We stand gawking for a good quarter of an hour, and as we turn on a side street toward the wooded hill that separates Hauptwil from Bischofszell, we ask an elderly man who is shoveling snow in front of his house whether there are any remaining descendants of the estate's former owners. He looks at us through his right eye—the left is blind—and answers: "Yes, there's one. But he's nearly deaf and has gone a bit soft," and after a bit he adds, "People don't deserve such a splendid house, now, when they're dropping bombs on everything." I say: "Perhaps they'll improve, gradually…" The man: "Them, improve?" I: "Perhaps they'll be forced to improve!" He: "Indeed. That could be. We can only hope!" and Robert nods.
It's now close to noon. During the hike I finally tell to Robert (it has been on the tip of my tongue for a while but I wanted to wait for a psychologically opportune moment, so as not to upset him) that his sister Lisa, who lies fatally ill in a Bern hospital, had expressed the wish that he and I might come and visit her one last time. He refuses immediately: "Eh, more of this to-do! I neither may nor wish to travel to Bern again, after being thrown out, so to speak. It's a point of honor. I have been staked down in Herisau and I have my daily duties here, which I do not wish to neglect. Only not to attract attention, not to disturb the order of the asylum! That I cannot allow myself… Anyway: sentimental requests leave me cold. Am I not also sick? Do I not also need my rest? In such cases it is best to remain all on one's own. Nor did I want it otherwise when I was admitted to the hospital. In such situations simple people like us must behave as quietly as possible. And now I'm supposed to 'trot off' with you to Bern, of all things? I would embarrass myself in front of you! We'd stand there like two idiots with poor Lisa, maybe we'd even make her cry. No, no, as fond as I am of her, we mustn't give in to such feminine fripperies! It is for us simply to take walks together, don't you think?" I: "But things are bad with Lisa, very bad. Perhaps you'll never see her again…!" Robert: "Well then by God, we'll never see each other again. Such is human fate. I too will have to die alone one day. I'm sorry about Lisa, of course. She was a wonderful sister to me. But her sense of family borders on the pathological, the immature." Later: "We Walsers are all so excessively fragile and hung up on family ties. Haven't you ever noticed: childless couples—and we Walsers are all childless—usually remain somewhat childlike themselves. A person (at least a healthy one) grows up when he cares about other people. Cares give his life depth. Childlessness in our family is a typical symptom of overrefinement, which is also expressed, among other ways, in maximum sensitivity." We eat at a butcher shop in Bischoffszell, after taking in the grandiose town hall. A miniature Christmas tree still stands in the dining room. There is meat soup, veal in mushroom cream sauce, peas, a kind of pommes frites, salad, and fruit compote. Accompanying it, the spirited red Nußbaumer wine of the region. We are served by the proprietor's very pregnant wife. Robert tells me that a sergeant from the unit that he served in, now a bookkeeper in Basel, had sent him cheroots for Christmas. How could he have known the address? They had heard nothing from each other for decades. But the little package had awakened many memories. And then on New Year's Day a farmer from Glarus in his ward had sung old folk songs, including a romantic courtly ballad from the middle ages. Robert had however withdrawn as much as possible from the actual communal Christmas festivities, and from the church service; it was too much activity for him.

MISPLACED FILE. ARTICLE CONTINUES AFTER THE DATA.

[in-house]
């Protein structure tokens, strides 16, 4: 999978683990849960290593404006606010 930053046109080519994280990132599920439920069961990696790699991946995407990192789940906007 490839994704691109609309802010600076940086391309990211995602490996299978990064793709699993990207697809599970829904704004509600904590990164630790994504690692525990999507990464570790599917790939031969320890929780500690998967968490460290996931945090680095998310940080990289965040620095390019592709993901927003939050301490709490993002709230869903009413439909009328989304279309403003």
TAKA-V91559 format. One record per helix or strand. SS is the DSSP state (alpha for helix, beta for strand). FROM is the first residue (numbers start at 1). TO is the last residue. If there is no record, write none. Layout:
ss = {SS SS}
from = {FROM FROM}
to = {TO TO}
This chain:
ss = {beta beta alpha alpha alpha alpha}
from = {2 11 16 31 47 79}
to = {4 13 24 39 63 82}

Train ride from Bischofszell to Gossau, where we feast on sweets in a pastry shop. I tell Robert about reading Erich Eyck's three-volume work on Bismarck, which contains the remark, concerning the year 1852: Bismarck wanted to destroy the big cities with their revolutionary inhabitants wholesale. I tell him that I am increasingly of the opinion that Bismarck was a forerunner of Hitler's people: a cynical pettifogger and, when it suited him, a brutal power politician and warmonger. Admittedly, Bismarck was a hundred times more clever and cultivated than the Nazis. Robert agrees and says that Mussolini strikes him as an Italian version of Count Bismarck. National socialism really began with Frederick the Great.